If the pessimists are to be believed, nobody reads newspapers anymore, and print on paper is in terminal decline.
Having spent more than 40 years in newspapers and witnessing the seismic changes the industry has undergone, I was almost starting to believe the prophets of doom.
Almost. My lingering confidence in the resilience of newspapers such as this was boosted considerably following a column I wrote earlier this month highlighting the difficulties I was encountering becoming a charity volunteer. Within hours of it appearing, I started to receive overtures from several local charities all offering an outlet for my spare time.
The opportunities on offer included serving on the Scottish Children’s Panel, (I’m not good with children) working with Sport Aberdeen (I’m not good with sport) and joining Aberdeenshire Voluntary Action, which is charged with supporting charities throughout the county. I also received a very apologetic message from the Royal Voluntary Service, explaining that an IT problem had caused the delay in responding to my offer to work as a volunteer driver and expressing the hope that I would still be interested, which I am. That is now back on track and progressing steadily.
Disturbingly, however, I received a number of calls from people who had experienced the exact same difficulties I had and it is clear that there is a problem in the system. One such victim was a young great-niece, living in Northern Ireland, who is undertaking her Duke of Edinburgh award, which requires her to carry out some voluntary work. Despite numerous applications, she has been unsuccessful, and many of the organisations she has approached have not even bothered to reply. It does beg the question: why? And are those same non-communicative charities as uninterested when a would-be benefactor makes contact? I suspect not.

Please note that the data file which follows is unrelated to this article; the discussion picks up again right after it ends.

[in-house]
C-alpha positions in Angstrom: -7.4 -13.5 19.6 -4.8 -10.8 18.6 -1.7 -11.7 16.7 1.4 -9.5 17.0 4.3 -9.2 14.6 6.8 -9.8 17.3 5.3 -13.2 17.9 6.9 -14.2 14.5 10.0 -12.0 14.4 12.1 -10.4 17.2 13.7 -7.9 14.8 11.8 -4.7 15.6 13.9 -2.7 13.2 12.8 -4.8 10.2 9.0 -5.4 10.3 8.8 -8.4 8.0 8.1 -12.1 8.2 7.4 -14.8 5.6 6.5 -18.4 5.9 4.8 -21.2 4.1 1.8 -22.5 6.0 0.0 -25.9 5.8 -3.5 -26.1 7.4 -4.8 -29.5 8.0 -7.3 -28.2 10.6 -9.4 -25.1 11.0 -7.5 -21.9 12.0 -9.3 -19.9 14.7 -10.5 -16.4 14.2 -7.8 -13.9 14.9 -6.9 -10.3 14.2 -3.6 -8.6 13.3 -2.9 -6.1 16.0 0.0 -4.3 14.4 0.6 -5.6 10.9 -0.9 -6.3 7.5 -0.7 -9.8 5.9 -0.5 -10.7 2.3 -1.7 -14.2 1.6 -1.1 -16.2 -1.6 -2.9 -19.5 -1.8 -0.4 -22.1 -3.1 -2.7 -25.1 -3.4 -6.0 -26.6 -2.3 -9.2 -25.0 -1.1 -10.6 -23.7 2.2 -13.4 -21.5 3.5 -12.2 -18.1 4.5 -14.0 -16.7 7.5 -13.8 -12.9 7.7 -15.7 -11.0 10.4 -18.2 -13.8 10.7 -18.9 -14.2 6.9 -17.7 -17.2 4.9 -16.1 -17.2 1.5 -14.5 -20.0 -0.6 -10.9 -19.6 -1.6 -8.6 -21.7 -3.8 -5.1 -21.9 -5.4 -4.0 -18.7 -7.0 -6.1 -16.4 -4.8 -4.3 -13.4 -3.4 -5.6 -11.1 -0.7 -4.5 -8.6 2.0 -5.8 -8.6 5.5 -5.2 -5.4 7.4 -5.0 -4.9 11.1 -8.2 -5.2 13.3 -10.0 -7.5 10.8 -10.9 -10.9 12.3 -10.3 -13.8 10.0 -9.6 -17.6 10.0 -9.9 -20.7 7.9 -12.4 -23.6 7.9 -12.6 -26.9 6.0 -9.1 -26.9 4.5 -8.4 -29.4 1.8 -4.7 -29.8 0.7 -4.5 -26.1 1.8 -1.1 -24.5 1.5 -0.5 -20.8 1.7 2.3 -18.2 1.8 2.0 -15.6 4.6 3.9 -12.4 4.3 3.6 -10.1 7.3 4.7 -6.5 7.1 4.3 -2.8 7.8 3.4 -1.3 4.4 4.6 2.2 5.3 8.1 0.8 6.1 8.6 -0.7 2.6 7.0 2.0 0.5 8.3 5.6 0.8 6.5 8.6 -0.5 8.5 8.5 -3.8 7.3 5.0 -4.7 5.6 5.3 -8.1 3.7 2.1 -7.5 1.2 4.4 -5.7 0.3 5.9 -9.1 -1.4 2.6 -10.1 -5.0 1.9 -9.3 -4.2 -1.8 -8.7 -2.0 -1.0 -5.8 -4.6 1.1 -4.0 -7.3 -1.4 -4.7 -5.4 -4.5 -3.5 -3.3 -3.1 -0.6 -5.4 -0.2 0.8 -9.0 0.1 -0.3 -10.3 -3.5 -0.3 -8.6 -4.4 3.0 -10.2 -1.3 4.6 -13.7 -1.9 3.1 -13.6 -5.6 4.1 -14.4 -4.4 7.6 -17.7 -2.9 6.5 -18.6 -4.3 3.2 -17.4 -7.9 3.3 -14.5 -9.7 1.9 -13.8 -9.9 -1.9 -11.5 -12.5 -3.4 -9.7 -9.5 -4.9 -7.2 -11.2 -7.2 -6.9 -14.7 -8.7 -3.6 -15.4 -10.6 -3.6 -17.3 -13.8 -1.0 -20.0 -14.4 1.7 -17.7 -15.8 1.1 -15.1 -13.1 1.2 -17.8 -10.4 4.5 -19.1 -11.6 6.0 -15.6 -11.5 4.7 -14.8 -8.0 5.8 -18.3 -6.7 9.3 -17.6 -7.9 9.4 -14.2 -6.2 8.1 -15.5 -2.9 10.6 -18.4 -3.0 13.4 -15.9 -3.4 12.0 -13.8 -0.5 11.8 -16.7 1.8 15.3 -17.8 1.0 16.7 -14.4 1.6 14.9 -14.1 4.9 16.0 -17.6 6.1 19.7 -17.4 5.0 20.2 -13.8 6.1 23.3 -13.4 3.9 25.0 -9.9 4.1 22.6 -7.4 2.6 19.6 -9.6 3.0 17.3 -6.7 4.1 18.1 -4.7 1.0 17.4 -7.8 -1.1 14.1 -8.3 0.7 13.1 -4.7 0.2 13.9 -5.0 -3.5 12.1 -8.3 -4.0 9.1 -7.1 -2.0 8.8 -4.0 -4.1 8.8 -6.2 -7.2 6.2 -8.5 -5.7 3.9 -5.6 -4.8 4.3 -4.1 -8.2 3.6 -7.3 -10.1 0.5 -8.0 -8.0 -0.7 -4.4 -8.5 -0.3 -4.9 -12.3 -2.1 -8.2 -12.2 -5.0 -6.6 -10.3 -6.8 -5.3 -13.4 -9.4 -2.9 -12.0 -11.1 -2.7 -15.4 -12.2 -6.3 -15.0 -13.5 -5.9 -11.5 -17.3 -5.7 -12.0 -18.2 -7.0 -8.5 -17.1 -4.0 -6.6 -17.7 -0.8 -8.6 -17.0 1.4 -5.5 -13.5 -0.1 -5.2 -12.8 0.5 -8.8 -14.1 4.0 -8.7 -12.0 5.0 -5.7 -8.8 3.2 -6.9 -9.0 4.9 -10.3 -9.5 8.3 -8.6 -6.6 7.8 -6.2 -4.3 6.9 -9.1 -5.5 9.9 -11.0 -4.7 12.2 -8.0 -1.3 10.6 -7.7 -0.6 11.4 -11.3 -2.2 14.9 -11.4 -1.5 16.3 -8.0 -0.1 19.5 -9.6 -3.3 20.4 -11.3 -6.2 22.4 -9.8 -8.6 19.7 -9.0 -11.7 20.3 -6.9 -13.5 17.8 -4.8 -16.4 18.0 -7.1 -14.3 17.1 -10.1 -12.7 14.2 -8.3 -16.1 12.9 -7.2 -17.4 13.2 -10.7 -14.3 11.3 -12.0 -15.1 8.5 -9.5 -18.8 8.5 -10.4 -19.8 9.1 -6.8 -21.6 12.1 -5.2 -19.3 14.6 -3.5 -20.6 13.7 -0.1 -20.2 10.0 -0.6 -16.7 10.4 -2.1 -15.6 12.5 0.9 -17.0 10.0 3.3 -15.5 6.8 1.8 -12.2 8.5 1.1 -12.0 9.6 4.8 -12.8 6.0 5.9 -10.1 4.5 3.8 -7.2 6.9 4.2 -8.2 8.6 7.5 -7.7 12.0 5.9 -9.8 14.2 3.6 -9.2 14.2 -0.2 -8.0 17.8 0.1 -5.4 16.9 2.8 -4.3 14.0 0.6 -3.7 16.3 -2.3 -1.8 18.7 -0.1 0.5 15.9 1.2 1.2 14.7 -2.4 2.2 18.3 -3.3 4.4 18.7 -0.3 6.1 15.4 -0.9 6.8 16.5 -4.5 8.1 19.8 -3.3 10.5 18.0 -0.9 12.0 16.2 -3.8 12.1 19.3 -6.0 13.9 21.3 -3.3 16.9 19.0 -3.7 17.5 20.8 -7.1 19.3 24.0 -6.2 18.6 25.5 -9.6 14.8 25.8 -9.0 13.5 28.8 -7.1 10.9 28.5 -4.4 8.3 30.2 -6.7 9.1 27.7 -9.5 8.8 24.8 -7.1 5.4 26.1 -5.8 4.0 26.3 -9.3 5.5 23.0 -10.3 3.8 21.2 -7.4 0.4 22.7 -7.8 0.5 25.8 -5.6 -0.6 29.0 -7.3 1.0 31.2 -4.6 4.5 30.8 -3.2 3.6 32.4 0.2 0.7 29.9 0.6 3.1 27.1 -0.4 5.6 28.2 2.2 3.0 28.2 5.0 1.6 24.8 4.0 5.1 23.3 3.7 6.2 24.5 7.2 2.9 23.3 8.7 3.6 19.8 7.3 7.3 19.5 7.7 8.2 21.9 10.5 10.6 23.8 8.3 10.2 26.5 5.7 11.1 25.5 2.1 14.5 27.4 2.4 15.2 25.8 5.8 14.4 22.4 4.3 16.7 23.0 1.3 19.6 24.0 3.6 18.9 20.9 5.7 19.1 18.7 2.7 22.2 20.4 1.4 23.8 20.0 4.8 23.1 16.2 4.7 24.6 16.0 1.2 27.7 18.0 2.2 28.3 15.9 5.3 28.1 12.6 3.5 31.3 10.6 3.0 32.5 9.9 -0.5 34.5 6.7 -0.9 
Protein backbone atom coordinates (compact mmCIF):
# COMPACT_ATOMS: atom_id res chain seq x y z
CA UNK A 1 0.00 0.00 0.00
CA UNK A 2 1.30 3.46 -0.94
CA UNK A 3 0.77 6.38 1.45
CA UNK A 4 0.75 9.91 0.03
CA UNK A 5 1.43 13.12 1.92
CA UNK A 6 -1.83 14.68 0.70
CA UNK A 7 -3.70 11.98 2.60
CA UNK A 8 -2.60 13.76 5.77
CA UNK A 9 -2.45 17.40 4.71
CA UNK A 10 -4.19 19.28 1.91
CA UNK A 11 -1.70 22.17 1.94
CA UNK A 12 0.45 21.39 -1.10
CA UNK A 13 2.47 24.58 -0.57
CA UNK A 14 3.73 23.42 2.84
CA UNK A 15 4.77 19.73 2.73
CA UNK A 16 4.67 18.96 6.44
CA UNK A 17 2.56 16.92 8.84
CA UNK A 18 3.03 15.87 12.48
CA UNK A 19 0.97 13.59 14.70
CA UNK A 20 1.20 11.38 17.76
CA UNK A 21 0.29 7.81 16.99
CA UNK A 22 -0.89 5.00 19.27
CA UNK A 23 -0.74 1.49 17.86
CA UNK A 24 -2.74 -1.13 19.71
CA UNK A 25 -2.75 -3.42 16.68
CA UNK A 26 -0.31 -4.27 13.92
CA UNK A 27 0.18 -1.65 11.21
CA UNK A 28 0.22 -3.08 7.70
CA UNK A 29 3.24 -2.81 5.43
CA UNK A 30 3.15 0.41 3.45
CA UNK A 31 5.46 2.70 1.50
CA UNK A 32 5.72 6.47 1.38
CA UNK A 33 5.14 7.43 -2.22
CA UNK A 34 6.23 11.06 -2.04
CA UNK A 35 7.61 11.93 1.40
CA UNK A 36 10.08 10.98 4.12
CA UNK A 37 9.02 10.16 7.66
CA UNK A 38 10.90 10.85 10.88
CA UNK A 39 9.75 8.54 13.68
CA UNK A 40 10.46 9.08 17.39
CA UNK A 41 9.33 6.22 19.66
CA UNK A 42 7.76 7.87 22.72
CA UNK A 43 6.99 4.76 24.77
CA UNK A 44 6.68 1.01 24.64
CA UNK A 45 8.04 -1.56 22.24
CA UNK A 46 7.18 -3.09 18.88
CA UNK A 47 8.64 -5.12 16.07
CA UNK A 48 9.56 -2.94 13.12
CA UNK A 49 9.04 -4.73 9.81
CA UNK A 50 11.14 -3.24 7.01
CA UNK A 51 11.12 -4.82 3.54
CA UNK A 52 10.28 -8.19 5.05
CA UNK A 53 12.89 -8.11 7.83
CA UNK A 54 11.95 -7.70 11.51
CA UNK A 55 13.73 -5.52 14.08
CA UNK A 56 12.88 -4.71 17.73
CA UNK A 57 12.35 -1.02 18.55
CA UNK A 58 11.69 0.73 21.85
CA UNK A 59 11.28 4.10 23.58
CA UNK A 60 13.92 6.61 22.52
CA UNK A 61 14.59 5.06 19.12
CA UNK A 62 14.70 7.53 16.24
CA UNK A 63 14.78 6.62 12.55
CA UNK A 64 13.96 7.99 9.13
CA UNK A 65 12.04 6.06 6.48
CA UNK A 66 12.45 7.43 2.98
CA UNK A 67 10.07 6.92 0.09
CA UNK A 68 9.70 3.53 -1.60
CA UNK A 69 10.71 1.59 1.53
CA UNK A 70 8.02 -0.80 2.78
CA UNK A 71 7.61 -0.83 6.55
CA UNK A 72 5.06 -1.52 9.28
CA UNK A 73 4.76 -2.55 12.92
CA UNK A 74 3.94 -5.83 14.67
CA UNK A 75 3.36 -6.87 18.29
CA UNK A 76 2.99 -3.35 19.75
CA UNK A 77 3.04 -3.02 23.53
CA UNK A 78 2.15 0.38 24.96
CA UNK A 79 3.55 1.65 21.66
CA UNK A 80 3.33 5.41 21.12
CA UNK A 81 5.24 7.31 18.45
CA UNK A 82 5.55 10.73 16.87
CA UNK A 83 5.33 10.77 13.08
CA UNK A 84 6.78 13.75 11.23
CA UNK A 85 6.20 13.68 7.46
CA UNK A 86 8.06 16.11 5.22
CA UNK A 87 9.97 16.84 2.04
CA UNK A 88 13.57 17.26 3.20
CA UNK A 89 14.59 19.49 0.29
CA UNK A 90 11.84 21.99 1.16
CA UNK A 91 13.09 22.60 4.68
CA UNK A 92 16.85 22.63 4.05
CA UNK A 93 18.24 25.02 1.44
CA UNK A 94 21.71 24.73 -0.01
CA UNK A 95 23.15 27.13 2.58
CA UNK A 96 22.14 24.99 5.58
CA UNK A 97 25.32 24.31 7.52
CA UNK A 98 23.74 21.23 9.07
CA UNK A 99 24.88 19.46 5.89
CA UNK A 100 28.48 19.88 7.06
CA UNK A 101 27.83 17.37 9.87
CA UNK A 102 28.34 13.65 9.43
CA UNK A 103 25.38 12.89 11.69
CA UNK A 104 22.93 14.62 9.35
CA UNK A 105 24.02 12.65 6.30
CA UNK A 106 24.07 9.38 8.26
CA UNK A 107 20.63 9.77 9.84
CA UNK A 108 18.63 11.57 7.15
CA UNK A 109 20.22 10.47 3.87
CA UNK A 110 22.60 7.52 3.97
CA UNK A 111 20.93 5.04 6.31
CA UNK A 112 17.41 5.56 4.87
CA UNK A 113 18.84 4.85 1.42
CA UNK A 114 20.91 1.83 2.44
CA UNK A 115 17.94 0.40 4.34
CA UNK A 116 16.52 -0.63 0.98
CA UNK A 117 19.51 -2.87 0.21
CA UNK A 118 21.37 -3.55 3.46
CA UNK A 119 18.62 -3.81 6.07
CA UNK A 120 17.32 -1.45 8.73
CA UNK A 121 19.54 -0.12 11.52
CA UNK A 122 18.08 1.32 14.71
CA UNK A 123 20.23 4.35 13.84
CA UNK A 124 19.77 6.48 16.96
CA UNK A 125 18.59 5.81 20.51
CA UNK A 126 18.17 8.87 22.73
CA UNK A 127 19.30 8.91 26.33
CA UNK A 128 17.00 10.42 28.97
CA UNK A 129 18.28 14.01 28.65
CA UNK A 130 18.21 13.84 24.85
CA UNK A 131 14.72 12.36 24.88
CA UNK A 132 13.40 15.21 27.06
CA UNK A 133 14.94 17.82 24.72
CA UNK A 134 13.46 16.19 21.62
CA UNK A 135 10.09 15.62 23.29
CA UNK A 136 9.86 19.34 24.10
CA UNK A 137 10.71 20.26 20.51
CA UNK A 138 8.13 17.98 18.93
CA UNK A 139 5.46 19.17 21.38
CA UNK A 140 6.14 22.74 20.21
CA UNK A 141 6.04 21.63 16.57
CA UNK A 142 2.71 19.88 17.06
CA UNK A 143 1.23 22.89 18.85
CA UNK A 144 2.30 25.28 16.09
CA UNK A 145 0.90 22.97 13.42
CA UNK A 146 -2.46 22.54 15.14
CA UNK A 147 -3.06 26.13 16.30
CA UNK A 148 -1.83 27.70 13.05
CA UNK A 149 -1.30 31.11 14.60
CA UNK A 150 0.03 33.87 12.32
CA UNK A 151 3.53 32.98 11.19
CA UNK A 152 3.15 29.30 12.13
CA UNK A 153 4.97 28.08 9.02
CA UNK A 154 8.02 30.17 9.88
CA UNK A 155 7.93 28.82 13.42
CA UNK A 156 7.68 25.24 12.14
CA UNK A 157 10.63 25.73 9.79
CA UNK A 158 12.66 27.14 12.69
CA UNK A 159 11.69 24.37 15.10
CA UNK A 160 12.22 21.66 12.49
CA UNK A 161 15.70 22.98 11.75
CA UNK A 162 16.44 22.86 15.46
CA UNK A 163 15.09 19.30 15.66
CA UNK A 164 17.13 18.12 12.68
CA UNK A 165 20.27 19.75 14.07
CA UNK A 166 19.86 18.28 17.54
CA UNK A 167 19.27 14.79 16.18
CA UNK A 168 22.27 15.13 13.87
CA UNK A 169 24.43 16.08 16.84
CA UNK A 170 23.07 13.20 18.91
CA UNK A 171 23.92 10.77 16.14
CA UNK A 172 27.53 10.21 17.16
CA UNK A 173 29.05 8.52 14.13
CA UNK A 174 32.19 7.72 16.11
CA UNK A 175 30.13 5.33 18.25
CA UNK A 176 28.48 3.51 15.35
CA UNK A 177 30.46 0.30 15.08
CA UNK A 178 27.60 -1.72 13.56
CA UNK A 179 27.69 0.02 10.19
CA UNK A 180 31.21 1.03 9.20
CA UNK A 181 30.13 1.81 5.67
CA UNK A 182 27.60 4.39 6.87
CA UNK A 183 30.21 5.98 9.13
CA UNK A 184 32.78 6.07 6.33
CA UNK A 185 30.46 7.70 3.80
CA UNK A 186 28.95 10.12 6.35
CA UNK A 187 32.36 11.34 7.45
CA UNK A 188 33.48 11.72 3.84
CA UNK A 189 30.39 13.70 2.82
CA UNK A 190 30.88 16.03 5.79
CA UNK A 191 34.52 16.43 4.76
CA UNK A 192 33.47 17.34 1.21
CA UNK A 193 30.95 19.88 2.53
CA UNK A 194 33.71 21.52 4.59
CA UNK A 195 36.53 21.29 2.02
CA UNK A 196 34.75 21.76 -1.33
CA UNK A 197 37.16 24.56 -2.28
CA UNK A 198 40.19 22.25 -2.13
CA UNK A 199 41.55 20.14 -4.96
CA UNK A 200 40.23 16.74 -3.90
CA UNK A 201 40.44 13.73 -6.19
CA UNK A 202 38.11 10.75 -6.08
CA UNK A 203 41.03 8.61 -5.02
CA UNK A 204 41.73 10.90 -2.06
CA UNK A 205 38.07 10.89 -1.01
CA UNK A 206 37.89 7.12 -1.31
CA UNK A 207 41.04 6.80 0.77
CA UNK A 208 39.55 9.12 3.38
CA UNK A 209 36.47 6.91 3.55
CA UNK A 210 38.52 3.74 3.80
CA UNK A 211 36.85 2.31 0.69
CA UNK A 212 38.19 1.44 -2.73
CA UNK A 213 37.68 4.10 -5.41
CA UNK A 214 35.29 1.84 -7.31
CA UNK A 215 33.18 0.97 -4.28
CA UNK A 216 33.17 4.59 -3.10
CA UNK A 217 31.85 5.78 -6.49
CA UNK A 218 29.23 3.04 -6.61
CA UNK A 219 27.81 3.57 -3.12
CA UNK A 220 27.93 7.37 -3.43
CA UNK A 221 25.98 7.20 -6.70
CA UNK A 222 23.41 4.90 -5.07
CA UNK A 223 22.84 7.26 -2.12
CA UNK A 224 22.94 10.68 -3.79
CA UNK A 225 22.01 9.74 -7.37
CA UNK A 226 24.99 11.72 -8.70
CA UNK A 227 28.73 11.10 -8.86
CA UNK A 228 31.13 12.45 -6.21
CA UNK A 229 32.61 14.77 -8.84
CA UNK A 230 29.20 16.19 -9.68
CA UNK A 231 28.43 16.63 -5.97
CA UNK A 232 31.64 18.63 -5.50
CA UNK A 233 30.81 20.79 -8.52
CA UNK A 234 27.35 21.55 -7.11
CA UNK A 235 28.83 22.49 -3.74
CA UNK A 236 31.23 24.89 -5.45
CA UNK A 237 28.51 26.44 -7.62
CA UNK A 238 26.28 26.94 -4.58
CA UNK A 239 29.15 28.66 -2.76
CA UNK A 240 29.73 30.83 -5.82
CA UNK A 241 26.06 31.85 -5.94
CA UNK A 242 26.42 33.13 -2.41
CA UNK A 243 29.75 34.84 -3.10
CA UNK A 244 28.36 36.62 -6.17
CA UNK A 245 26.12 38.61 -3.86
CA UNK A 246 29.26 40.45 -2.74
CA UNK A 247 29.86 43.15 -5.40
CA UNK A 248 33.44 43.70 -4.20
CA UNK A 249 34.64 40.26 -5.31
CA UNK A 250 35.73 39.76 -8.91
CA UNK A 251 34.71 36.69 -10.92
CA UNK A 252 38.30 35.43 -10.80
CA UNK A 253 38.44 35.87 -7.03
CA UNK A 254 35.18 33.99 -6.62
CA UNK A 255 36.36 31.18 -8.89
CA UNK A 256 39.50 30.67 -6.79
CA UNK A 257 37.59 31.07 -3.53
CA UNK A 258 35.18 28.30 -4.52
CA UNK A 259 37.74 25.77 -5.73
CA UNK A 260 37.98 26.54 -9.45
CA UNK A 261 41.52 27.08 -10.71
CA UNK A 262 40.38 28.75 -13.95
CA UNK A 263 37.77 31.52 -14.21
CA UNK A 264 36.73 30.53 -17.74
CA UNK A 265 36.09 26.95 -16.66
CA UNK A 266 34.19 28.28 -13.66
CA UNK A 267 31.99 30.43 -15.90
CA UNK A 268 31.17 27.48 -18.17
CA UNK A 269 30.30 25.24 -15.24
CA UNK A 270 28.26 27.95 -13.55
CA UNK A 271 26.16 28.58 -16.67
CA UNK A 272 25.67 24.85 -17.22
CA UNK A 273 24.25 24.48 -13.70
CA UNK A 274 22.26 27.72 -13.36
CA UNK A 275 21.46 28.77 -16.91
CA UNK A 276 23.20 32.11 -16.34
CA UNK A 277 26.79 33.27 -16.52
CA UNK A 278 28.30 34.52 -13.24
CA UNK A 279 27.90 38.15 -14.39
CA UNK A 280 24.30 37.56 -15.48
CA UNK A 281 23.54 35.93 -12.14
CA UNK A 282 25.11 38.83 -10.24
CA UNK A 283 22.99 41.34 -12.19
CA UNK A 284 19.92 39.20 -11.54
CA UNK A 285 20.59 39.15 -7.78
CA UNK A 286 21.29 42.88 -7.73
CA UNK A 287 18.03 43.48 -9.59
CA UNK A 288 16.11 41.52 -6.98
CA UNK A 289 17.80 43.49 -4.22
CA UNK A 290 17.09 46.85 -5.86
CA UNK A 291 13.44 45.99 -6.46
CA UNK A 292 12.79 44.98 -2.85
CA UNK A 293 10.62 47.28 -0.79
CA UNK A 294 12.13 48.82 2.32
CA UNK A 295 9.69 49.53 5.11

What the management of these charities need to understand is that their failure to treat people with common courtesy will ultimately backfire when they start to rattle the collecting tins. For my part, a one-time keen desire to help the Scottish SPCA, fuelled by my love of animals, has now been replaced with something approaching contempt. And all because it couldn’t be bothered to send a rejection letter.
Anyone who thought that removing Theresa May from 10 Downing Street and replacing her with Boris Johnson was going to make the slightest difference to the shambolic political landscape should by now have realised that nothing has changed except the cast.
Just a week into Boris’s premiership, the divisions which brought about Mrs May’s demise have already started to reappear. And those divisions will, if anything, become even wider as the UK lurches towards what now seems certain to be a no-deal Brexit. The Prime Minister’s pledge that Britain will leave the EU on October 31, come what may, could well be a negotiating tactic designed to concentrate minds in the rest of Europe, but right now it appears to have had little effect on the EU’s repeated insistence that the withdrawal agreement negotiated by Mrs May is not open for re-negotiation. We have arrived at an impasse.
The whole sorry drama has exposed politicians of all parties as self-serving charlatans and I have never before seen such frustration among voters as the very people elected to carry out their wishes decide instead to pursue their own agenda, shamelessly misinterpreting the outcome of the 2016 referendum in the process. Time after time, those campaigning for a re-run justify their stance by claiming that “no-one voted for a no-deal Brexit”.
Now I may be getting on in years, and time may well have degraded the old brain cells, but I seem to remember that the question we were asked was a straightforward choice between leaving and remaining. For the record, and to head off any suggestion I am guilty of the same duplicity as our politicians, I voted to remain, based purely and simply on concern about the effect leaving would have on the economy. I do, however, accept that I was in the minority and firmly believe that the mandate to leave should be delivered. Quite how that can happen is another matter.
Suggestions at the weekend that former Chancellor and staunch Remainer Philip Hammond has been holding secret talks with Labour politicians with a view to derailing the no-deal scenario come as no real surprise and simply underlines the treachery and duplicity which have been on display throughout. Many people are speculating that the stalemate can only be resolved by either a second referendum or a General Election, but both will lead us back to the same position in which we now find ourselves – a country split down the middle and no obvious way in which the divisions can be healed.
A sorry, sorry mess.
Derek Tucker is a former editor of the Press and Journal